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  1. #21
    New Member custom500's Avatar
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    All this reminds me of my daughter- years ago She learned to drive on an automatic but then I insisted she learn "the devil's lever" also. Soon after we got started she was having all the usual troubles when she blurted "this is so stupid! Who would ever invent such a thing!?" as if automatics came first. Alright, I guess you had to be there... A few years later, she was shopping for her first car of her own, it had to be stick shift. Success.

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    Staff Team Staff Team 1323 Rep Points Fiesta ST of the Month Winner D1JL's Avatar
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    Although I started driving when the "WHEEL" was new, I guess I had it easy.

    My first car was a direct drive, engine to axel, no transmission, no clutch.
    There was only one peddle for the gas.
    The break was hand operated and only slowed me down.
    So learning the controls was easy.

    My greatest task was learning how to drift.



    Dave
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    Initially there was a big reason to go manual.
    The automatics were (and sometimes still are) finicky, bulky, unreliable for the duration of the car.
    Nowadays, this may not be the case anymore, with CVTs.
    CVTs cost little, weigh little, and are easy to repair.
    They only have 1 con, and that's low highway mileage.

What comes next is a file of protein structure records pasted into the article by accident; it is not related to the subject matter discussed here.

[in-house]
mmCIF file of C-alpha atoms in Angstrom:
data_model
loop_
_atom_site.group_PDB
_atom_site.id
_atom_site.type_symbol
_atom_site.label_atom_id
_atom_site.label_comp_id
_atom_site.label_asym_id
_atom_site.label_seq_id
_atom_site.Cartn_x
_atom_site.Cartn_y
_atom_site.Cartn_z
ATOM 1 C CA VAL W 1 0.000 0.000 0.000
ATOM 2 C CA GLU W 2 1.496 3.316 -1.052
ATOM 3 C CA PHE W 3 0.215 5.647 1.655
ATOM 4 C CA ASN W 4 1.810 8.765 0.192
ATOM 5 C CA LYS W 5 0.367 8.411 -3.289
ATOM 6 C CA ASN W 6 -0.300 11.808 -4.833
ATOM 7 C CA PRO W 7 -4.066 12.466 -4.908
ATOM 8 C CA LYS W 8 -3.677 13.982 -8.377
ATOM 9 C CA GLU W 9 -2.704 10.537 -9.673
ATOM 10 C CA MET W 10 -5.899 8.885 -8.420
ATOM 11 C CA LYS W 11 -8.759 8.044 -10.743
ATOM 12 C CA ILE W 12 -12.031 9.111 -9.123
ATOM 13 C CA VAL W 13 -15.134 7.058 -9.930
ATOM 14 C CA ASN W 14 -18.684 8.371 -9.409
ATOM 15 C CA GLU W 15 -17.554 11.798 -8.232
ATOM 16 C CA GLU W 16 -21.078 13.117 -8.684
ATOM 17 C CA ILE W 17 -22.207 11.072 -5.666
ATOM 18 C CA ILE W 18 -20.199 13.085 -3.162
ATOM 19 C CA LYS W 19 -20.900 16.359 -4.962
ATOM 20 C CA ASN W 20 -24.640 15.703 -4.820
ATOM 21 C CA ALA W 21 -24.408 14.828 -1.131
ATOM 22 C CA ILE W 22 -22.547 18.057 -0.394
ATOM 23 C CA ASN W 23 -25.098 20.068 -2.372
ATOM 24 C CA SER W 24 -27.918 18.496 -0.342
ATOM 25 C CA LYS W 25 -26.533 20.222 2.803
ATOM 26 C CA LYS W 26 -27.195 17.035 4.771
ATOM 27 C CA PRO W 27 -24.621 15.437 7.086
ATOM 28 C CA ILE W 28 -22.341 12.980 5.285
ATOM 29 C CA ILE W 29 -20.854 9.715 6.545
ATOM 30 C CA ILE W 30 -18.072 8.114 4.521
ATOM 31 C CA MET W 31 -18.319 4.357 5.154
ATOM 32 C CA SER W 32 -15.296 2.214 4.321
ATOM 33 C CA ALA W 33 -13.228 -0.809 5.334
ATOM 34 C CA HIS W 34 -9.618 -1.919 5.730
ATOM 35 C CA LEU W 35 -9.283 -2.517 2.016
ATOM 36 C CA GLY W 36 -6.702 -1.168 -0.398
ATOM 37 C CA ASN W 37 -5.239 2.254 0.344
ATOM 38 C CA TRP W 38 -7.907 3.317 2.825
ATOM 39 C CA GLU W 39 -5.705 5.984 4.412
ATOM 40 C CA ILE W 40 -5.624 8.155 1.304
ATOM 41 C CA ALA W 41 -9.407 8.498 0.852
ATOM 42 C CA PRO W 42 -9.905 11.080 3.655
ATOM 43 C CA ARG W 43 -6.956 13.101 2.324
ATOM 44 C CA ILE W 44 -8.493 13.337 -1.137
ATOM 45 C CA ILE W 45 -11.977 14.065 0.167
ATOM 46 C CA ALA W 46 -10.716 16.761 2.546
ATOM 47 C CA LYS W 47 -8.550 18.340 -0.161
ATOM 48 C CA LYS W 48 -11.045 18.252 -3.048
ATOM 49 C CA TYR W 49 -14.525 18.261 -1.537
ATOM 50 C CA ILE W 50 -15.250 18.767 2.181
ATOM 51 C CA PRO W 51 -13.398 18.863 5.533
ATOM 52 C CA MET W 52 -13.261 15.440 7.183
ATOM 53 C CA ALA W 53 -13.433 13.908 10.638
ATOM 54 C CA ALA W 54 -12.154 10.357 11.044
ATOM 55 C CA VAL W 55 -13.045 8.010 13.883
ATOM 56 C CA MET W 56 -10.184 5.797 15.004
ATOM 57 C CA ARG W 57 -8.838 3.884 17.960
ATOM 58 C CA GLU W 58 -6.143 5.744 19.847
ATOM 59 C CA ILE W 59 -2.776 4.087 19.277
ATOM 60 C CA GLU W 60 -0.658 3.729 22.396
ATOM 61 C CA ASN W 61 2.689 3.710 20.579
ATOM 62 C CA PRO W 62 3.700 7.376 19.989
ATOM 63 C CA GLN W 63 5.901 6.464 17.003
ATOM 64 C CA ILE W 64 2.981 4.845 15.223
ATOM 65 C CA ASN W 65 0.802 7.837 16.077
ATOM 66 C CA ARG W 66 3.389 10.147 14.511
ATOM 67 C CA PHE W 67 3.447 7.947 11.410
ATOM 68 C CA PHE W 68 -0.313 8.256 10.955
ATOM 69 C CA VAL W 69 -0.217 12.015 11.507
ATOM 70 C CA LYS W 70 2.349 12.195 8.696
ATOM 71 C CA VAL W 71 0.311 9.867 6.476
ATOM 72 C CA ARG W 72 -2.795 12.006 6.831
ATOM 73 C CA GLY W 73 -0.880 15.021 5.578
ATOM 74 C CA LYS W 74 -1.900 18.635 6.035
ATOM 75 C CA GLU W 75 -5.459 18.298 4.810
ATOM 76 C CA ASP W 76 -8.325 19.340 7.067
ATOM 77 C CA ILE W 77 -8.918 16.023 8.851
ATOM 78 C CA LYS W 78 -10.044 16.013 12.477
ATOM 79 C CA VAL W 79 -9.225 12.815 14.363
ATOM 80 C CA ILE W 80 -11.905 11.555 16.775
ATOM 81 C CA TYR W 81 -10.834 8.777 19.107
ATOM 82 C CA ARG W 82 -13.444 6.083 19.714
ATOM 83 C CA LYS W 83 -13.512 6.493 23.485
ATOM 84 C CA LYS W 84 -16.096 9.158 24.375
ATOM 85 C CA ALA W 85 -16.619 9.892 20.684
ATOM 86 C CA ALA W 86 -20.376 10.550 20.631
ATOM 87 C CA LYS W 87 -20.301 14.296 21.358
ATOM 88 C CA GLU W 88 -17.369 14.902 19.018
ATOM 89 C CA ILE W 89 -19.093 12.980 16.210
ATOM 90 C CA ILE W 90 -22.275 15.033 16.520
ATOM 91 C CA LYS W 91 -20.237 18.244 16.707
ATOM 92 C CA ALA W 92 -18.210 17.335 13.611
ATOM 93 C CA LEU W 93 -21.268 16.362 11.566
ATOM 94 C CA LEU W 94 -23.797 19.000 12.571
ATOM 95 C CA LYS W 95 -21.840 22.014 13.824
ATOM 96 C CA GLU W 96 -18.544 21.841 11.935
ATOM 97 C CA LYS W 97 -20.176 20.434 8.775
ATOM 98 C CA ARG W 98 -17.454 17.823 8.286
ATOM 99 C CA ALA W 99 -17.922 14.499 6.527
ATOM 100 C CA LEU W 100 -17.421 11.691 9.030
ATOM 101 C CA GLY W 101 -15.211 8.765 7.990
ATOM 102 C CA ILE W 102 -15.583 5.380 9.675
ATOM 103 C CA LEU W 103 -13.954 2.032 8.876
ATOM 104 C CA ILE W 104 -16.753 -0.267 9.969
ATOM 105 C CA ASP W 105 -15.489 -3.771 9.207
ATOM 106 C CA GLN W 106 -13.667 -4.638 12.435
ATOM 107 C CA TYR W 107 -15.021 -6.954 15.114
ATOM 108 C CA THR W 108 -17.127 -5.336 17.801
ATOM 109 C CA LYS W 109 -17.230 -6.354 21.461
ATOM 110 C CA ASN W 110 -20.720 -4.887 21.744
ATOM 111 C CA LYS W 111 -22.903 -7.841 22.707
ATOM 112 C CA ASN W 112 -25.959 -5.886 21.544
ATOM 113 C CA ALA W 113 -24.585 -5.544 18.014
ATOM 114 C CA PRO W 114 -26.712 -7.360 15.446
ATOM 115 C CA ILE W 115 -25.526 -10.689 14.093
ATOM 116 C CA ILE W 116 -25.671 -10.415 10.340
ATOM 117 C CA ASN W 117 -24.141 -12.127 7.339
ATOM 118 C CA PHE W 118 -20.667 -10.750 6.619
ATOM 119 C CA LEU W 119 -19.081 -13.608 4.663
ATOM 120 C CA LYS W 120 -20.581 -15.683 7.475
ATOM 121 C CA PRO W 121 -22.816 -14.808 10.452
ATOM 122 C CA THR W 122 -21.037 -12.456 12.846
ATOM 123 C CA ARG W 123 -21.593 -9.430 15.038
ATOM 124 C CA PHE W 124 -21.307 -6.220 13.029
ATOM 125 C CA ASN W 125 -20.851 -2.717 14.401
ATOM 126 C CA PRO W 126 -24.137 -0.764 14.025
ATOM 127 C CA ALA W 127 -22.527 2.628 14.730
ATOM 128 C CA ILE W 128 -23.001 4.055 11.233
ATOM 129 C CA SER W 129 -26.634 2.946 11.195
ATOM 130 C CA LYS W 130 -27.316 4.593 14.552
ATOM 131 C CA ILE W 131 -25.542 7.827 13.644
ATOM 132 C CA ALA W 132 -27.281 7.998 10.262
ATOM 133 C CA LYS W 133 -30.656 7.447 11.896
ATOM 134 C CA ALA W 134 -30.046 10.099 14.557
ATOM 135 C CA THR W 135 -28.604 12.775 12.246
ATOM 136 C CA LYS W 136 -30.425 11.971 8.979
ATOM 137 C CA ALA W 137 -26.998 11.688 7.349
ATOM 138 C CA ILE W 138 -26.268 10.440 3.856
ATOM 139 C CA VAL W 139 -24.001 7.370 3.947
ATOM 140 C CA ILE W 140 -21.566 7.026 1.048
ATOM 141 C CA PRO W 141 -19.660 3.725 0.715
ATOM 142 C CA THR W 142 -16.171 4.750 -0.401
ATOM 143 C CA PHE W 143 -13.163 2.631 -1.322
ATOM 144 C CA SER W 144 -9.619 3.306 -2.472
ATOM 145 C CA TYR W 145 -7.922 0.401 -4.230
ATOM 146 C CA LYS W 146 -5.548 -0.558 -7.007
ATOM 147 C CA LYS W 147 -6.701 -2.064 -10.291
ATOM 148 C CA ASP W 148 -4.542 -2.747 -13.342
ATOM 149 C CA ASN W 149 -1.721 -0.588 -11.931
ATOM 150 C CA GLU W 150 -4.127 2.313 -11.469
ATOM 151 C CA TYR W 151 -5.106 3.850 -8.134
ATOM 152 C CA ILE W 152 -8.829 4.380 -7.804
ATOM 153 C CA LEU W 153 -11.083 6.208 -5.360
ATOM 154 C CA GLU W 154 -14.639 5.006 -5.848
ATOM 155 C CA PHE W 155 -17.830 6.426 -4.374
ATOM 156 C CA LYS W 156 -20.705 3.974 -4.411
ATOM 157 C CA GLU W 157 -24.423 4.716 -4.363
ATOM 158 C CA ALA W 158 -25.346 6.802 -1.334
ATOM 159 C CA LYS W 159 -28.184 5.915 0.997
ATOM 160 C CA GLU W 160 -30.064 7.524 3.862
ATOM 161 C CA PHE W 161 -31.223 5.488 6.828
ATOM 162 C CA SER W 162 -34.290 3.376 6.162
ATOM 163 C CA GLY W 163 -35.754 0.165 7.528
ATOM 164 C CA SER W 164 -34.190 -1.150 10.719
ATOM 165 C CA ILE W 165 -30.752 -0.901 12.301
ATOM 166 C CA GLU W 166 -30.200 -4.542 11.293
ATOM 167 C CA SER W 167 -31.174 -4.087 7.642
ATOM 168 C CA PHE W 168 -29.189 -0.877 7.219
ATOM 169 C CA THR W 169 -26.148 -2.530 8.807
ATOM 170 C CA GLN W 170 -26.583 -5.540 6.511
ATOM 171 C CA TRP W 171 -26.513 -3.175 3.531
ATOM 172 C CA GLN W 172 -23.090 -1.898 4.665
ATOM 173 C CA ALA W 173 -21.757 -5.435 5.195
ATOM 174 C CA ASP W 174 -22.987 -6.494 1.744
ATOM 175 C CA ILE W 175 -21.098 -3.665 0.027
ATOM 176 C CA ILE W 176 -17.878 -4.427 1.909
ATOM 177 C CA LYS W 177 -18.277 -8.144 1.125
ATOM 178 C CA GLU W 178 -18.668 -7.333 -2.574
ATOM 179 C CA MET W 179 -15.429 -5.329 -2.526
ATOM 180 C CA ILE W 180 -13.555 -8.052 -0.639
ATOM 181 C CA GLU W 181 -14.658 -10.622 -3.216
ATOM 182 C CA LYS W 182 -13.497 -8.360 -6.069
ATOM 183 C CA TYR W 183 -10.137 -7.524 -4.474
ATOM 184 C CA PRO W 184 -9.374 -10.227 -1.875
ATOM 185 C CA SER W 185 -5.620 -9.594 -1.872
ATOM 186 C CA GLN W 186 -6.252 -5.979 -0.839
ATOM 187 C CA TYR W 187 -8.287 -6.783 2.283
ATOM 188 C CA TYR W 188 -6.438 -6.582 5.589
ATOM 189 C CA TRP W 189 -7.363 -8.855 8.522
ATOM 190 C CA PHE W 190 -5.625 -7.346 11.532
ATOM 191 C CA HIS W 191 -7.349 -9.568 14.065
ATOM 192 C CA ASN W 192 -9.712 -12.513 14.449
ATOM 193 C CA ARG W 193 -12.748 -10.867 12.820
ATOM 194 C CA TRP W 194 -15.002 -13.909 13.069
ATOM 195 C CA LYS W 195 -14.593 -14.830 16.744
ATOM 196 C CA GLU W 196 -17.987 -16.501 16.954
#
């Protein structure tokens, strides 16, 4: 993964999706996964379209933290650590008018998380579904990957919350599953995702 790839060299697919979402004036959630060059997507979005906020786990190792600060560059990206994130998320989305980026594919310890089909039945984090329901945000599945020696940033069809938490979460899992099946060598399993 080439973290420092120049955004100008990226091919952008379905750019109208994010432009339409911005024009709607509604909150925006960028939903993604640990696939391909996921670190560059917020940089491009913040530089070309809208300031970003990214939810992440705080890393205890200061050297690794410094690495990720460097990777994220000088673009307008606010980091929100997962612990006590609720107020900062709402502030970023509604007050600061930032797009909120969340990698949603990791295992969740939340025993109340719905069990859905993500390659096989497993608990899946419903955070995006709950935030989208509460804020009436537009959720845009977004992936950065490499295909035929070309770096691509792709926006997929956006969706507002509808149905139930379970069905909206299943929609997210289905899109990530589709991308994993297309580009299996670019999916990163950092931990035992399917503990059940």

For CVTs to get decent gas mileage, they have to make the engines rev really low at highway speeds.
    I've seen 2.0 liter engines run at 1750RPM on the highway, at 75-80MPH! That's insanely low!
    It wears out the CVT belt, these ratios.

    Anyway, Manual is still the most reliable transmission to date, with many years of proven technology behind the belt.
    Automatics are almost there. Give them another 5 years, and they would basically be just as reliable, if not overtaken by a CVT.

    City cars work best with CVT. No reason to get a manual car when you're in start stop traffic.
    Manuals are great for suburbs (longer 35+ MPH roads), and highways.
    I don't know the trend, but in many states, even highways are starting to look like city, with all those traffic jams.

    If I had a hybrid, I would be most happy!
    A CVT for the first 2 or 3 gears, and the rest manual.

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    Quote Originally Posted by ATXFiST View Post
    Sad trend

    https://www.autoblog.com/2018/10/10/...-places-lists/
    ……………… Other cities of note in the top 10 trying to keep the manual flame alive include Reno, Albany and Seattle. The steep hills and crowded roads of Seattle have us scratching our heads a little on that one, but there must be enough enthusiasts to ramp up the percentage. ………………..